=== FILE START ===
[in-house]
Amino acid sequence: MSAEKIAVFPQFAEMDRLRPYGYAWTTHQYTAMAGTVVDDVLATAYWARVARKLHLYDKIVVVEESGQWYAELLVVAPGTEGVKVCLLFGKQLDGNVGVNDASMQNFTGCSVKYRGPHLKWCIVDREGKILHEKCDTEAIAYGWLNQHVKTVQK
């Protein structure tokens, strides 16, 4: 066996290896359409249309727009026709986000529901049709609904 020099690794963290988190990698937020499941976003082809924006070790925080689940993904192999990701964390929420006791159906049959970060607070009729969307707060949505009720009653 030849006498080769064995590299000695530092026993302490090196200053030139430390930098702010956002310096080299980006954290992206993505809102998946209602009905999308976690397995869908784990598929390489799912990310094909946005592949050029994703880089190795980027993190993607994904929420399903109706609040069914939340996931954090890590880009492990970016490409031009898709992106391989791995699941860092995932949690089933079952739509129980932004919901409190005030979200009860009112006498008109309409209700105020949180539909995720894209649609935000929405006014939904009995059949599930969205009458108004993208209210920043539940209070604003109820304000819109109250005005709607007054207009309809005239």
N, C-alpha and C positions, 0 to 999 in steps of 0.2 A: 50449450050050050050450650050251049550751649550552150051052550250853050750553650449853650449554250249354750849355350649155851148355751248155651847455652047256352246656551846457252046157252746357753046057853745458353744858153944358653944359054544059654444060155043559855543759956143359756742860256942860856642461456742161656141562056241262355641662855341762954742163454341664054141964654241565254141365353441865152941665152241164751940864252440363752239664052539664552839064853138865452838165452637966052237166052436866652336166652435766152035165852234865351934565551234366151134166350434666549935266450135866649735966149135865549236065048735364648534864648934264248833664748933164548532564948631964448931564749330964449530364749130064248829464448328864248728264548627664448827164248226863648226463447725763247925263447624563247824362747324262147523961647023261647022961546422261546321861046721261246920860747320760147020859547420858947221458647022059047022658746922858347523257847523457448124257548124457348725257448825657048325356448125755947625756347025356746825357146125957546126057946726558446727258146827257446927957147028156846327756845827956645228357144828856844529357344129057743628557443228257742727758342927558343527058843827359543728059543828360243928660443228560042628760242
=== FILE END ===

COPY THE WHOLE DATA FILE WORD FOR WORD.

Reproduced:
[in-house]
Amino acid sequence: MSAEKIAVFPQFAEMDRLRPYGYAWTTHQYTAMAGTVVDDVLATAYWARVARKLHLYDKIVVVEESGQWYAELLVVAPGTEGVKVCLLFGKQLDGNVGVNDASMQNFTGCSVKYRGPHLKWCIVDREGKILHEKCDTEAIAYGWLNQHVKTVQK
């Protein structure tokens, strides 16, 4: 066996290896359409249309727009026709986000529901049709609904 020099690794963290988190990698937020499941976003082809924006070790925080689940993904192999990701964390929420006791159906049959970060607070009729969307707060949505009720009653 030849006498080769064995590299000695530092026993302490090196200053030139430390930098702010956002310096080299980006954290992206993505809102998946209602009905999308976690397995869908784990598929390489799912990310094909946005592949050029994703880089190795980027993190993607994904929420399903109706609040069914939340996931954090890590880009492990970016490409031009898709992106391989791995699941860092995932949690089933079952739509129980932004919901409190005030979200009860009112006498008109309409209700105020949180539909995720894209649609935000929405006014939904009995059949599930969205009458108004993208209210920043539940209070604003109820304000819109109250005005709607007054207009309809005239």
N, C-alpha and C positions, 0 to 999 in steps of 0.2 A: 50449450050050050050450650050251049550751649550552150051052550250853050750553650449853650449554250249354750849355350649155851148355751248155651847455652047256352246656551846457252046157252746357753046057853745458353744858153944358653944359054544059654444060155043559855543759956143359756742860256942860856642461456742161656141562056241262355641662855341762954742163454341664054141964654241565254141365353441865152941665152241164751940864252440363752239664052539664552839064853138865452838165452637966052237166052436866652336166652435766152035165852234865351934565551234366151134166350434666549935266450135866649735966149135865549236065048735364648534864648934264248833664748933164548532564948631964448931564749330964449530364749130064248829464448328864248728264548627664448827164248226863648226463447725763247925263447624563247824362747324262147523961647023261647022961546422261546321861046721261246920860747320760147020859547420858947221458647022059047022658746922858347523257847523457448124257548124457348725257448825657048325356448125755947625756347025356746825357146125957546126057946726558446727258146827257446927957147028156846327756845827956645228357144828856844529357344129057743628557443228257742727758342927558343527058843827359543728059543828360243928660443228560042628760242